October 4, 2012 in Nation/World

Iranians protest economy

Citizens in uproar over nation’s financial strife
Ramin Mostaghim Los Angeles Times
The rial’s free fall

Iran’s currency – the rial – has been in free fall, losing about a third of its value in a week. Tuesday’s rate of 35,500 rials against the U.S. dollar compared with 24,000 a week ago on the unofficial street trading rate, which is widely followed in Iran. Exchange houses were closed Wednesday, and currency websites were blocked from providing updates on the latest rates.

Associated Press

TEHRAN – Iranian police and demonstrators clashed Wednesday during street protests linked to rising prices and the plunging value of the national currency.

Police in black riot gear fired tear gas and moved to disperse the protesters after they had rallied outside the capital’s central bazaar and then marched toward the parliament building. Many businesses and shops were shuttered, leading to the effective shutdown of the huge marketplace.

“Our checks bounced, our businesses are ruined,” said a merchant who gave his name as Ali. “How shall we earn a living?”

About 500 owners of apparel shops and other businesses joined in the march, expressing outrage about their inability to stay afloat as the national currency, the rial, seems to lose more value every day.

“I don’t dare to sell” anything, said Hassan, 48, a cloth salesman who, like others, declined to give his full name, fearing retaliation. “I am scared I won’t be able to replenish my shelves.”

The protests were unusual in this tightly controlled society and seemed to be a spontaneous reaction to outrage about rising prices and the government’s inability to halt the currency slide.

Worried Iranians have been buying up dollars and other foreign currencies, further depressing the value of the Iranian rial.

The merchants’ decision to take to the streets appeared significant because the business class is often viewed as an ally of the status quo. Merchants from the main bazaar were regarded as major supporters of the 1979 Islamic Revolution.

The complaints voiced on Wednesday were not about Iran’s lack of democracy but rather about what many viewed as the inept economic policies of the government of President Mahmoud Ahmadinejad.

The protesters marched more than a mile from the bazaar to a popular junction known as the Istanbul intersection, near the Turkish and British embassies and close to parliament.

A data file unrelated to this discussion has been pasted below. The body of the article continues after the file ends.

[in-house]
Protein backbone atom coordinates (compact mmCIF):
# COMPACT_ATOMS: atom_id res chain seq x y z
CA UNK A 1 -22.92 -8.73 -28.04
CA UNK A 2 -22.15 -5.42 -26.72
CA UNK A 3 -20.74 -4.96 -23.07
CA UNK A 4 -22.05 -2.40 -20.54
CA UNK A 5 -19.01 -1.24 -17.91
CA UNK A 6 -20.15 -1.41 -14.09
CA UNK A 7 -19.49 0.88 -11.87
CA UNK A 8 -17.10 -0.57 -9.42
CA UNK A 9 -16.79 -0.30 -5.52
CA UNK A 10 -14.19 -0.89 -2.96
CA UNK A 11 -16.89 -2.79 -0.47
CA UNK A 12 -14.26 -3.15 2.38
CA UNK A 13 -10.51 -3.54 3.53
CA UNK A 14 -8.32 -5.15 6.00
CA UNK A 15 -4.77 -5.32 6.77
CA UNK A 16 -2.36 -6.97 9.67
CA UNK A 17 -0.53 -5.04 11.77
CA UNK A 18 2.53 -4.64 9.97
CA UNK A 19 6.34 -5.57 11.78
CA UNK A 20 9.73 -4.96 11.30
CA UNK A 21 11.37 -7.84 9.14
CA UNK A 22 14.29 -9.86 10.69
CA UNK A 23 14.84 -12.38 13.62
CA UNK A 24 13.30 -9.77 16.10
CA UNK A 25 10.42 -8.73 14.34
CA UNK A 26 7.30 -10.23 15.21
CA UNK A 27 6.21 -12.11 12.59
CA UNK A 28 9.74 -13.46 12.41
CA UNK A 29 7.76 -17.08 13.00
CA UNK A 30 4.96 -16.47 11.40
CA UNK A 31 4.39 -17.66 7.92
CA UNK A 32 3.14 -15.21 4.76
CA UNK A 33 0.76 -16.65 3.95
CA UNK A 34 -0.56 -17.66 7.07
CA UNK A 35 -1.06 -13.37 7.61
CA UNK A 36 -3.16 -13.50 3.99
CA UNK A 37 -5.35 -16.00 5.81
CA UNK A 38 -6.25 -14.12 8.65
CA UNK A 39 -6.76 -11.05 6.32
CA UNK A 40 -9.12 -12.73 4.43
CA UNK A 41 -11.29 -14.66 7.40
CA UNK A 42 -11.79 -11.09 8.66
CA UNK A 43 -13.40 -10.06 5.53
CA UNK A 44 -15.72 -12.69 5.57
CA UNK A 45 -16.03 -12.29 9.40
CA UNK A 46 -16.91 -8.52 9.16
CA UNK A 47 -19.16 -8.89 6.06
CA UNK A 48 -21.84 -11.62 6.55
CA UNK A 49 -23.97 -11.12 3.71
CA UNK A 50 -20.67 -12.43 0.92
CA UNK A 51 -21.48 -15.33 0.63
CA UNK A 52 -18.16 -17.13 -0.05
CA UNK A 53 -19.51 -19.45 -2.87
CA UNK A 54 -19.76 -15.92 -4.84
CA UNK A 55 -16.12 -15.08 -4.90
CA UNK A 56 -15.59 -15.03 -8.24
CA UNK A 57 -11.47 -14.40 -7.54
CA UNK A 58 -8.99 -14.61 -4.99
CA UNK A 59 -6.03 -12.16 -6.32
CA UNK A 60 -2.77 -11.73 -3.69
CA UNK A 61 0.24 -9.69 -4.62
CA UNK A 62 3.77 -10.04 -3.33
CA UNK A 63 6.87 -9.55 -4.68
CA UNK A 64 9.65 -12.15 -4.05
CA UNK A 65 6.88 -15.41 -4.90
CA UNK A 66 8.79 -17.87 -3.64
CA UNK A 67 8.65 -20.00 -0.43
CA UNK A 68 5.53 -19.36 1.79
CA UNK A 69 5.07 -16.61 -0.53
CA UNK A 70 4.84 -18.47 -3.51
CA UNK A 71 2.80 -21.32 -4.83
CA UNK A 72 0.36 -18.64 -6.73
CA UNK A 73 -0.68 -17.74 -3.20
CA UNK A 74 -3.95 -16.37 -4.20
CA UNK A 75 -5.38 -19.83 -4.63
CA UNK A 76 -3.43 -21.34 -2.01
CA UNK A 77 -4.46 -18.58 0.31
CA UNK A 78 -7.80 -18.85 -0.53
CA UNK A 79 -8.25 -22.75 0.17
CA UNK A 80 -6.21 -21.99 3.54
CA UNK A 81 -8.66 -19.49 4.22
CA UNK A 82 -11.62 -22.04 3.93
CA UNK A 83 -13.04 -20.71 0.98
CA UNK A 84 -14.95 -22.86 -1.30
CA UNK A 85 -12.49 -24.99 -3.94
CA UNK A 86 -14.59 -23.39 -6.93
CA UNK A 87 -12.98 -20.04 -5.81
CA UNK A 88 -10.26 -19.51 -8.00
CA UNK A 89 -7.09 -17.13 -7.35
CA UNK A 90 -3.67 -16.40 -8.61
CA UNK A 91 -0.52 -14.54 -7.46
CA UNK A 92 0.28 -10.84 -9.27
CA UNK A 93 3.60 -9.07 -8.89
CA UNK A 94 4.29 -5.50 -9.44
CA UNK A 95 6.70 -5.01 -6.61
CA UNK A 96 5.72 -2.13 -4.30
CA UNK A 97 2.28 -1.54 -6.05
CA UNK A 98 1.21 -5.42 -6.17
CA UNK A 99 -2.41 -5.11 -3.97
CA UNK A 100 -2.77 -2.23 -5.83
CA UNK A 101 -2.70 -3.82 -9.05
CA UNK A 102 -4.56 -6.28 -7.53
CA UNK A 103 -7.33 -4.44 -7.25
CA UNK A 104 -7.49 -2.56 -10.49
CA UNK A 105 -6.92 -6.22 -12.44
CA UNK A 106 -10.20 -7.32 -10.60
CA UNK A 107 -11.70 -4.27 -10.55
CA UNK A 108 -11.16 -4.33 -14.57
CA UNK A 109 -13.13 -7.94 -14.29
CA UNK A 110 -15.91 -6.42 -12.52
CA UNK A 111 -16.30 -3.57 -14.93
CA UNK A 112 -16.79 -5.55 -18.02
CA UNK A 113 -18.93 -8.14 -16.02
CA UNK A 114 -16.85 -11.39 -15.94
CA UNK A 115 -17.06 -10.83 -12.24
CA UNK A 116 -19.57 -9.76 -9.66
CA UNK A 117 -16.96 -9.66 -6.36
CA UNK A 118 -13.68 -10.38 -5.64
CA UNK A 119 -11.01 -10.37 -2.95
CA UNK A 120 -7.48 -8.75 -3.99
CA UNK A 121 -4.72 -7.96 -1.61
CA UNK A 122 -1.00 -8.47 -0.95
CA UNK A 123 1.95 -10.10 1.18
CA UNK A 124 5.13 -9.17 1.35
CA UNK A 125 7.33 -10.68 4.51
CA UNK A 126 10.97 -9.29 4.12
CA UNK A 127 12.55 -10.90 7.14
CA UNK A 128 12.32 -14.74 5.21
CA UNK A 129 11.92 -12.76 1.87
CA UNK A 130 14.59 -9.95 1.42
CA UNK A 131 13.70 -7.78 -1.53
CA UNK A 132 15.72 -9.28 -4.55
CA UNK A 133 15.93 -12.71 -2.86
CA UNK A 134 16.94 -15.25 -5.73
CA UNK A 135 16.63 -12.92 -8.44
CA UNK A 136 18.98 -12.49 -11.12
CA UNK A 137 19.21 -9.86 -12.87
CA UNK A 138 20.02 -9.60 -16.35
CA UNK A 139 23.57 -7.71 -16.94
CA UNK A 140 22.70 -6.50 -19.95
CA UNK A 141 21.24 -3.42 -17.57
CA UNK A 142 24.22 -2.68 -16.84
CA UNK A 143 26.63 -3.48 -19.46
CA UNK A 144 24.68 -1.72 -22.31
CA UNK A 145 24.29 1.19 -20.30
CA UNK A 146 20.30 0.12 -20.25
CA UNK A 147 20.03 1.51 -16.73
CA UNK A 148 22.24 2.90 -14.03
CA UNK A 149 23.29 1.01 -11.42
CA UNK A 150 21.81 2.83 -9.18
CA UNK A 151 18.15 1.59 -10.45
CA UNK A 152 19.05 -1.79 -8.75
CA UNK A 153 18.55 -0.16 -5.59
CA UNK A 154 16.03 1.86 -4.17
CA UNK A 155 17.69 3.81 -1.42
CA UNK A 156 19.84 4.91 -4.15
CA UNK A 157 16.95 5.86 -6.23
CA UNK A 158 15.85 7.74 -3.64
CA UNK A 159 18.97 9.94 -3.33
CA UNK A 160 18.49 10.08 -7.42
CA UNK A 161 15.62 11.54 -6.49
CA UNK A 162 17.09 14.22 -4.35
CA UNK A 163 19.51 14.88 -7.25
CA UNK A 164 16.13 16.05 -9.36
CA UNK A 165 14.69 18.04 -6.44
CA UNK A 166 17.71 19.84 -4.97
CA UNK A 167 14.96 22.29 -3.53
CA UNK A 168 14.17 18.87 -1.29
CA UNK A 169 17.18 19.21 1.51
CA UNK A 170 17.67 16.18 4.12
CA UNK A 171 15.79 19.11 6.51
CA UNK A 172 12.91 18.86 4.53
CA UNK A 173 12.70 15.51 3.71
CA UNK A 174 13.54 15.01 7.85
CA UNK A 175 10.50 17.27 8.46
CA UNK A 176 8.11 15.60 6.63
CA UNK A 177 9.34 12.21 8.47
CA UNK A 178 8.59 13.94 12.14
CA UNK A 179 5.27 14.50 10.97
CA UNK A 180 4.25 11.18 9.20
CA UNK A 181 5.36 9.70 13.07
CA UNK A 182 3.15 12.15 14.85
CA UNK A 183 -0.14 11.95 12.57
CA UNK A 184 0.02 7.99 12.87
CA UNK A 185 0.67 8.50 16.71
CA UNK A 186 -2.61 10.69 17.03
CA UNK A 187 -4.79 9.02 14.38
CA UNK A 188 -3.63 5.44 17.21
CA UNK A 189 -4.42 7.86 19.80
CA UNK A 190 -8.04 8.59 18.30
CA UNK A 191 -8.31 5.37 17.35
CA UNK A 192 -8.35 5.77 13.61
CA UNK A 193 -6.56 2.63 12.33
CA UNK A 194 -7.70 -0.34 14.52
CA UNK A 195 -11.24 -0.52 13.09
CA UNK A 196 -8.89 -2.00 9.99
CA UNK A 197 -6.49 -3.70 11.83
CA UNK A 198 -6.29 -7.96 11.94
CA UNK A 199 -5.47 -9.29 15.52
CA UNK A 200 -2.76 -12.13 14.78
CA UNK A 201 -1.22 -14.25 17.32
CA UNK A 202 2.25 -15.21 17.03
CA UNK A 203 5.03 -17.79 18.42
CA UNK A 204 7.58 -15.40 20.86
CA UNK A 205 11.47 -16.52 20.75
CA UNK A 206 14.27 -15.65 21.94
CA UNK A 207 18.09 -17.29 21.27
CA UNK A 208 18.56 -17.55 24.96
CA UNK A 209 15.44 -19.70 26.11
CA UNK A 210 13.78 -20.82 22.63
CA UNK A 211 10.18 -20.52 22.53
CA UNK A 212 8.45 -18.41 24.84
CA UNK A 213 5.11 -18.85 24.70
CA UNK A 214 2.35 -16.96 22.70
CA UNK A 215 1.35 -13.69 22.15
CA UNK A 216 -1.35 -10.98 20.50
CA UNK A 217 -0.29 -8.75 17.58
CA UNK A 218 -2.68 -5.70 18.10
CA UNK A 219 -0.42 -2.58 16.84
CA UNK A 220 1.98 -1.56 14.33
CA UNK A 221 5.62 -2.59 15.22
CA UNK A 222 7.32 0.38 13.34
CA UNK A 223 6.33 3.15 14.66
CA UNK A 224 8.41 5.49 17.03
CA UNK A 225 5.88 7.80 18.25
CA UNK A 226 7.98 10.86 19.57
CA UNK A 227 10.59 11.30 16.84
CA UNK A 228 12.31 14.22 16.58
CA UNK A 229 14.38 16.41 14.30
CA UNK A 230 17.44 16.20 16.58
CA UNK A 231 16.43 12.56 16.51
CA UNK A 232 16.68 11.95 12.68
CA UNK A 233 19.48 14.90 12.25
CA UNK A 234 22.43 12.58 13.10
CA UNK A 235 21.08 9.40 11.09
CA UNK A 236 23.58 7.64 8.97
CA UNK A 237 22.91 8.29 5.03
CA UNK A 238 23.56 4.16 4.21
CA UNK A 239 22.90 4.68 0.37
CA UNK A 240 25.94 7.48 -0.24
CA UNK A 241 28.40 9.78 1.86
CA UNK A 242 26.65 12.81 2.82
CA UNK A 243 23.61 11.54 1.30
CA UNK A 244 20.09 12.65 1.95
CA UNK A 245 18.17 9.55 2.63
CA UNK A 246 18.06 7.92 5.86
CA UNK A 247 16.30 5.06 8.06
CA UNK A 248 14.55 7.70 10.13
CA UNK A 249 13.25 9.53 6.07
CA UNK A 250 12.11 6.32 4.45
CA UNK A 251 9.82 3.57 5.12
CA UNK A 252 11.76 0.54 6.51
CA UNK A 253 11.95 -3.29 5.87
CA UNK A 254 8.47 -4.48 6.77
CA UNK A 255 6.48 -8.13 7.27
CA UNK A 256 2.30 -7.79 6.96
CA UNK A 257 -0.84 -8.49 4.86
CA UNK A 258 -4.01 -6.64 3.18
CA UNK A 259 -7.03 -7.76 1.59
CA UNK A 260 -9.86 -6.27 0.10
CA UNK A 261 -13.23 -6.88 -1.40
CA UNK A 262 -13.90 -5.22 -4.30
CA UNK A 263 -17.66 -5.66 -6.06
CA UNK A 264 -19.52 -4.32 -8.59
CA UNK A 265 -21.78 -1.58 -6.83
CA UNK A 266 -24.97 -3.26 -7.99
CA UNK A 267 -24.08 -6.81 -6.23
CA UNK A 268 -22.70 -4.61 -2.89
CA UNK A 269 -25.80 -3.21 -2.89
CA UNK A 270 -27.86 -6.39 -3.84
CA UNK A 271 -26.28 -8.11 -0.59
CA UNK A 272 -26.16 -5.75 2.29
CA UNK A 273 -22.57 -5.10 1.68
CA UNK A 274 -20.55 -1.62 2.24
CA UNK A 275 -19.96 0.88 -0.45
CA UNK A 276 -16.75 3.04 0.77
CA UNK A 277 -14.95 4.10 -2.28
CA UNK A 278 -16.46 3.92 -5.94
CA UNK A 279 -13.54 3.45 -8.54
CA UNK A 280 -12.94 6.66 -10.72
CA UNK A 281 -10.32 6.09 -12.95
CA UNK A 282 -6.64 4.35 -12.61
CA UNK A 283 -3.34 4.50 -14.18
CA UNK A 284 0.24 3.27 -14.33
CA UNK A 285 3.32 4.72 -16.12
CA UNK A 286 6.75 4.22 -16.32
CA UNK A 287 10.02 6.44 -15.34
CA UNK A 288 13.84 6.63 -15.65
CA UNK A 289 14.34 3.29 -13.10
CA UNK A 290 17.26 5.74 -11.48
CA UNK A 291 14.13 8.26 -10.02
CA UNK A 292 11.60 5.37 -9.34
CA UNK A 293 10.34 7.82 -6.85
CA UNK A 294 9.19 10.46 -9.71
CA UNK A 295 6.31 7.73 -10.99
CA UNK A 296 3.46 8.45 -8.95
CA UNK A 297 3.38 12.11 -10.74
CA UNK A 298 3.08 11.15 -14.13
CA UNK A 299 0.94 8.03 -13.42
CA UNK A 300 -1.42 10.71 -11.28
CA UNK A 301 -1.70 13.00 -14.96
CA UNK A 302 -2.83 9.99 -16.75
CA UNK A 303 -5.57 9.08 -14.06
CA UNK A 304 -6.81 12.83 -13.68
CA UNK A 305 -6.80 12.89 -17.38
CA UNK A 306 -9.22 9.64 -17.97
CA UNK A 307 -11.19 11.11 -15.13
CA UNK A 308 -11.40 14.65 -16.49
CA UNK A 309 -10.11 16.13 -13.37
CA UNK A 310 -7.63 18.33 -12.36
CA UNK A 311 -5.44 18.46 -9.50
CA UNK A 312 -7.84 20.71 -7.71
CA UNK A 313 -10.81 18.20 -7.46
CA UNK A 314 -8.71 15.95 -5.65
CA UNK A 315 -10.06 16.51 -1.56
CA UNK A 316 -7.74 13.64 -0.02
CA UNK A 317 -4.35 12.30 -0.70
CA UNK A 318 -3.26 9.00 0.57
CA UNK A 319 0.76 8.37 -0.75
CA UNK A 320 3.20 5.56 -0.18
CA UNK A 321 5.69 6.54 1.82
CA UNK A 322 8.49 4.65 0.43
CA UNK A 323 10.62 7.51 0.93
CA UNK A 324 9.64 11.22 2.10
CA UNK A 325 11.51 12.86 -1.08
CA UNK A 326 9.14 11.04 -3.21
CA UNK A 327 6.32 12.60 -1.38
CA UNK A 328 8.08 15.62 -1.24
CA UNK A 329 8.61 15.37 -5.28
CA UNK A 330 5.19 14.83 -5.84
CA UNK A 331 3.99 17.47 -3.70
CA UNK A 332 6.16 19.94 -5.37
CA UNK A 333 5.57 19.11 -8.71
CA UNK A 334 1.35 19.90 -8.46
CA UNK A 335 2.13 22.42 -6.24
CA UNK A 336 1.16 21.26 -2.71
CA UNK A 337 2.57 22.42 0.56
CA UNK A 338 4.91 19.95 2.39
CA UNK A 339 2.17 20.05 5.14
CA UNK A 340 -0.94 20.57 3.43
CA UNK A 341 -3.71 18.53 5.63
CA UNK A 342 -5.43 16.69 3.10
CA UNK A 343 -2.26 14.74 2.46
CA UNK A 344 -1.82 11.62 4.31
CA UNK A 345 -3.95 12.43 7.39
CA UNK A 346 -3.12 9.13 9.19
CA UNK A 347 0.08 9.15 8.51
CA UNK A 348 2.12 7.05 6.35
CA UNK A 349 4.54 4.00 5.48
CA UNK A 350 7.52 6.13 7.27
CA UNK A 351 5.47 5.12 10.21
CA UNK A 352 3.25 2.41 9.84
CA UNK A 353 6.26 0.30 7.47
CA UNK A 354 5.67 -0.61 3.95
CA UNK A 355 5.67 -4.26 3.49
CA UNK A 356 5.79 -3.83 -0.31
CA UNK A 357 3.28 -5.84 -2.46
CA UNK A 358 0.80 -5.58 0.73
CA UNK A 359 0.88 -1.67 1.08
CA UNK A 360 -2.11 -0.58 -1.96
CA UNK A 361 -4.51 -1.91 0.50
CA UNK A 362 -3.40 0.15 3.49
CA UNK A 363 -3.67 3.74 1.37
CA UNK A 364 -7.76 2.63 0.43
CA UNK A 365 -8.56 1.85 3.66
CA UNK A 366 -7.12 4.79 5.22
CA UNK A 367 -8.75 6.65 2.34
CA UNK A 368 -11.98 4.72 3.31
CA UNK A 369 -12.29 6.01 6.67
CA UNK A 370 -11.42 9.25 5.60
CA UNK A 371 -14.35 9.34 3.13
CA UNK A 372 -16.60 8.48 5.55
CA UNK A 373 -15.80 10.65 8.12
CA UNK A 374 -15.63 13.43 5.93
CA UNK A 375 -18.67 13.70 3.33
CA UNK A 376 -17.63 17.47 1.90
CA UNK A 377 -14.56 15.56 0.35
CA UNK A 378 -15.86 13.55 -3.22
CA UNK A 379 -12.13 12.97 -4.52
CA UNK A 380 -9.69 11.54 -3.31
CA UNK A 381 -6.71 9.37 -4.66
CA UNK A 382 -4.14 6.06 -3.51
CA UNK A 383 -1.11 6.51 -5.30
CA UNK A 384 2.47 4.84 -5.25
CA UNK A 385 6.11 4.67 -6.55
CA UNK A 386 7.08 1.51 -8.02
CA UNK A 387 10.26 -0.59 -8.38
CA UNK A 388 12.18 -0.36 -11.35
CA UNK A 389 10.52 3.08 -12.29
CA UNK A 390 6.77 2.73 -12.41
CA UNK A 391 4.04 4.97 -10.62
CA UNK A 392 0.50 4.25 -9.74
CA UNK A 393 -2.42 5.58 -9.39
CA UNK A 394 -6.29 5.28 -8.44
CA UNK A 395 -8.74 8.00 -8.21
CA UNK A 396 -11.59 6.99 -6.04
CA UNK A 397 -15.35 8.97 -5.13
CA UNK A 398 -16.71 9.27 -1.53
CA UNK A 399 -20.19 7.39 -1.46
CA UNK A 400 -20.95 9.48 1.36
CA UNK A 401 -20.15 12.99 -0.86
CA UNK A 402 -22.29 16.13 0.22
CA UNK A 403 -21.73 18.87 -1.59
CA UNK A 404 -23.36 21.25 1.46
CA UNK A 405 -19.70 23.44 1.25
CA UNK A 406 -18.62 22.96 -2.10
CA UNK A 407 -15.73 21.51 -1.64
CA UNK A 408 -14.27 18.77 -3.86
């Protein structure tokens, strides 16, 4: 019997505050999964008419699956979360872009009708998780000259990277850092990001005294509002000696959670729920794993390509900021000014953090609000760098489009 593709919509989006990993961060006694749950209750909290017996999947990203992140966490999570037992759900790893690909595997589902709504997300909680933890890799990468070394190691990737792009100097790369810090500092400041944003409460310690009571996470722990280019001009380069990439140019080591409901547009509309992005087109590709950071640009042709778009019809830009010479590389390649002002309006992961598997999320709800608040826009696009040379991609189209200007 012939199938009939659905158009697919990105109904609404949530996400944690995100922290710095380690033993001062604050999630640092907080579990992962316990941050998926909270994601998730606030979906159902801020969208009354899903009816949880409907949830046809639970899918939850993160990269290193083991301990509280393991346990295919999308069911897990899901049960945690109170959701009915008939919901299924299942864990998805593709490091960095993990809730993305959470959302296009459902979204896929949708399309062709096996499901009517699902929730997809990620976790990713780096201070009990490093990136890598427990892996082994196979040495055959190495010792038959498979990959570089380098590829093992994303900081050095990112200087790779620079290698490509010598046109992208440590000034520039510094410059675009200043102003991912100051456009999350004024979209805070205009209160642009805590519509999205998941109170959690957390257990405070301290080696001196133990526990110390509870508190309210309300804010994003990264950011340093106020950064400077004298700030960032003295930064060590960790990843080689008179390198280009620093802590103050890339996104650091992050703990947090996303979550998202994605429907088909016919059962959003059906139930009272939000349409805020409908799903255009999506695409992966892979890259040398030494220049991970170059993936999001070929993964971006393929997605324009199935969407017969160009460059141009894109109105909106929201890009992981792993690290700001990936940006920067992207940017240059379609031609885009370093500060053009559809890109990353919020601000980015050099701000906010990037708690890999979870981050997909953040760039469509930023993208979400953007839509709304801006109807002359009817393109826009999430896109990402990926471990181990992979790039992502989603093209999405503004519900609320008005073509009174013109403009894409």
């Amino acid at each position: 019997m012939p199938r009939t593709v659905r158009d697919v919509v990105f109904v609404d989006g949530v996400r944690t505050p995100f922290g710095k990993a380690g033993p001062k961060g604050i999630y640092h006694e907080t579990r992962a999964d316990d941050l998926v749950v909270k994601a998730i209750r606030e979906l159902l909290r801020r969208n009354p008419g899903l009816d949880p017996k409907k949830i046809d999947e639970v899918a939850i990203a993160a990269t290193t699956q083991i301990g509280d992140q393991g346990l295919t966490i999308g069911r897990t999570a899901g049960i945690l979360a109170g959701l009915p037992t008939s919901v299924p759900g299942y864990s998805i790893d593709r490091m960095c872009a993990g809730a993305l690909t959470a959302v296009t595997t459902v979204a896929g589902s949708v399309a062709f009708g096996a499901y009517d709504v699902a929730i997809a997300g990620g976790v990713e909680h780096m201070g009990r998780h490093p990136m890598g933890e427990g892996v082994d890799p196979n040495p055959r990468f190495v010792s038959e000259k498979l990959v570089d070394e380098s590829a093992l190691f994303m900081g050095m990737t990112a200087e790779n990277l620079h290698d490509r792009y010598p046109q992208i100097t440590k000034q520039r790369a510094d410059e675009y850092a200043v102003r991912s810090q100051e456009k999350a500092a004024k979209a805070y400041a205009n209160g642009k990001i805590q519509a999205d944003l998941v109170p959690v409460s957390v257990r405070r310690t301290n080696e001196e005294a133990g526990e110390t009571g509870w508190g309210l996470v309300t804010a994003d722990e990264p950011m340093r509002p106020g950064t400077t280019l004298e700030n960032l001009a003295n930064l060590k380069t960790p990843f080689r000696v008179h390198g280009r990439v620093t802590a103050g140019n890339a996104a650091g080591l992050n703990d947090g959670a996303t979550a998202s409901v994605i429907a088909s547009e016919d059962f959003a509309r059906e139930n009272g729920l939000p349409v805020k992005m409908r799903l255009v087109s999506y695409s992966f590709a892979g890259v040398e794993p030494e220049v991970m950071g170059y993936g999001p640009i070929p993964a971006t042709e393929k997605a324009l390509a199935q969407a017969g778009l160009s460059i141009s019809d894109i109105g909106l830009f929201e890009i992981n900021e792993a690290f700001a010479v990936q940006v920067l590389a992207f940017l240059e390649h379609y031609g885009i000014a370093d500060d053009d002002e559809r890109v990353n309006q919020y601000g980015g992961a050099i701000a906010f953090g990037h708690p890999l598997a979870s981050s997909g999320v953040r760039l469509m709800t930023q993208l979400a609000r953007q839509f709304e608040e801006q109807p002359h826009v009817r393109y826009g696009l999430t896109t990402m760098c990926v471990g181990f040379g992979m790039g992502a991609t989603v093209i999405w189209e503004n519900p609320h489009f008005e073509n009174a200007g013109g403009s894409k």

As they marched, they decried what they termed “inefficient government” and, in some cases, assailed Iranian rulers’ determination to help the nation’s close ally, Syrian President Bashar Assad.

“Leave out Syria!” some marchers chanted. “Think about us!”

Iran is believed to be providing huge subsidies to Syria in a bid to help keep Assad’s government afloat amid an 18-month rebellion.

U.S. and allied officials saw the clashes as evidence that the tough sanctions imposed this year by the West represent an increasing political threat to the Iranian government and called for a further tightening of the restrictions. The sanctions – aimed at Tehran’s controversial nuclear program – have hurt Iran’s ability to sell its major export, oil, reducing its export earnings.

The sanctions “are having a profound impact on the ground,” said Victoria Nuland, a State Department spokeswoman.

At the center of the protests was discontent with Iran’s free-falling currency. The rial has lost as much as 80 percent of its value against the U.S. dollar in the last year, and its descent has accelerated at a record pace in recent days.

Mark Dubowitz, a sanctions expert at the Foundation for Defense of Democracy, said the rial’s fall may be a sign that Iran doesn’t have the foreign exchange reserves needed to prop up the currency, or at least can’t access reserves that might be in accounts abroad that have been frozen by sanctions.

“You’d think that if the regime had sufficient reserves, and access to them, they could be intervening to prevent the rial from plummeting further,” he said.

The poor and middle classes have been hit especially hard as prices of food and other necessities have risen rapidly.

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